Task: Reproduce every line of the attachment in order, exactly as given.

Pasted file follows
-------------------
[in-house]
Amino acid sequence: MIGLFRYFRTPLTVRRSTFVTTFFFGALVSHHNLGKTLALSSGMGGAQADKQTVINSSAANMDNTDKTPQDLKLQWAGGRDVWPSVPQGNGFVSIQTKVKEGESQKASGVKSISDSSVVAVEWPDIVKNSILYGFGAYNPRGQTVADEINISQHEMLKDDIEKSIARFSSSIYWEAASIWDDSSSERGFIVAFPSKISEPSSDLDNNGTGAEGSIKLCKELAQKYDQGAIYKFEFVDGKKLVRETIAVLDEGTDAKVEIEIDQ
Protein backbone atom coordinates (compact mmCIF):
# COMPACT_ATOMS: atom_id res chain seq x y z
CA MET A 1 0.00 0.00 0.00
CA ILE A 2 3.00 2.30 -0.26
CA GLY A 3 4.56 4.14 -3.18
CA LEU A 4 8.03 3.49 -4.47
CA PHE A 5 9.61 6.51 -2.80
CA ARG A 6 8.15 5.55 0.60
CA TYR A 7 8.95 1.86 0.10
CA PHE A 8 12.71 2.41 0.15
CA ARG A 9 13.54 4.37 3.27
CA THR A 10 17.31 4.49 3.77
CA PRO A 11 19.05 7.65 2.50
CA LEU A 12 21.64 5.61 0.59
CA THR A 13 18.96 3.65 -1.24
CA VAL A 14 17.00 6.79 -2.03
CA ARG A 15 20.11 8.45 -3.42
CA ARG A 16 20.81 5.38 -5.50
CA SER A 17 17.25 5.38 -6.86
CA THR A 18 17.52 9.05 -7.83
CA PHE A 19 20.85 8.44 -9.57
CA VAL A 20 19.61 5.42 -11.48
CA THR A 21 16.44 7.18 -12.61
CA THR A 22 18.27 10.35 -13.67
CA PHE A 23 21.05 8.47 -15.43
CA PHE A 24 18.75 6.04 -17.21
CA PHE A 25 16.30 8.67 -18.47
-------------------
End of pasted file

[in-house]
Amino acid sequence: MIGLFRYFRTPLTVRRSTFVTTFFFGALVSHHNLGKTLALSSGMGGAQADKQTVINSSAANMDNTDKTPQDLKLQWAGGRDVWPSVPQGNGFVSIQTKVKEGESQKASGVKSISDSSVVAVEWPDIVKNSILYGFGAYNPRGQTVADEINISQHEMLKDDIEKSIARFSSSIYWEAASIWDDSSSERGFIVAFPSKISEPSSDLDNNGTGAEGSIKLCKELAQKYDQGAIYKFEFVDGKKLVRETIAVLDEGTDAKVEIEIDQ
Protein backbone atom coordinates (compact mmCIF):
# COMPACT_ATOMS: atom_id res chain seq x y z
CA MET A 1 0.00 0.00 0.00
CA ILE A 2 3.00 2.30 -0.26
CA GLY A 3 4.56 4.14 -3.18
CA LEU A 4 8.03 3.49 -4.47
CA PHE A 5 9.61 6.51 -2.80
CA ARG A 6 8.15 5.55 0.60
CA TYR A 7 8.95 1.86 0.10
CA PHE A 8 12.71 2.41 0.15
CA ARG A 9 13.54 4.37 3.27
CA THR A 10 17.31 4.49 3.77
CA PRO A 11 19.05 7.65 2.50
CA LEU A 12 21.64 5.61 0.59
CA THR A 13 18.96 3.65 -1.24
CA VAL A 14 17.00 6.79 -2.03
CA ARG A 15 20.11 8.45 -3.42
CA ARG A 16 20.81 5.38 -5.50
CA SER A 17 17.25 5.38 -6.86
CA THR A 18 17.52 9.05 -7.83
CA PHE A 19 20.85 8.44 -9.57
CA VAL A 20 19.61 5.42 -11.48
CA THR A 21 16.44 7.18 -12.61
CA THR A 22 18.27 10.35 -13.67
CA PHE A 23 21.05 8.47 -15.43
CA PHE A 24 18.75 6.04 -17.21
CA PHE A 25 16.30 8.67 -18.47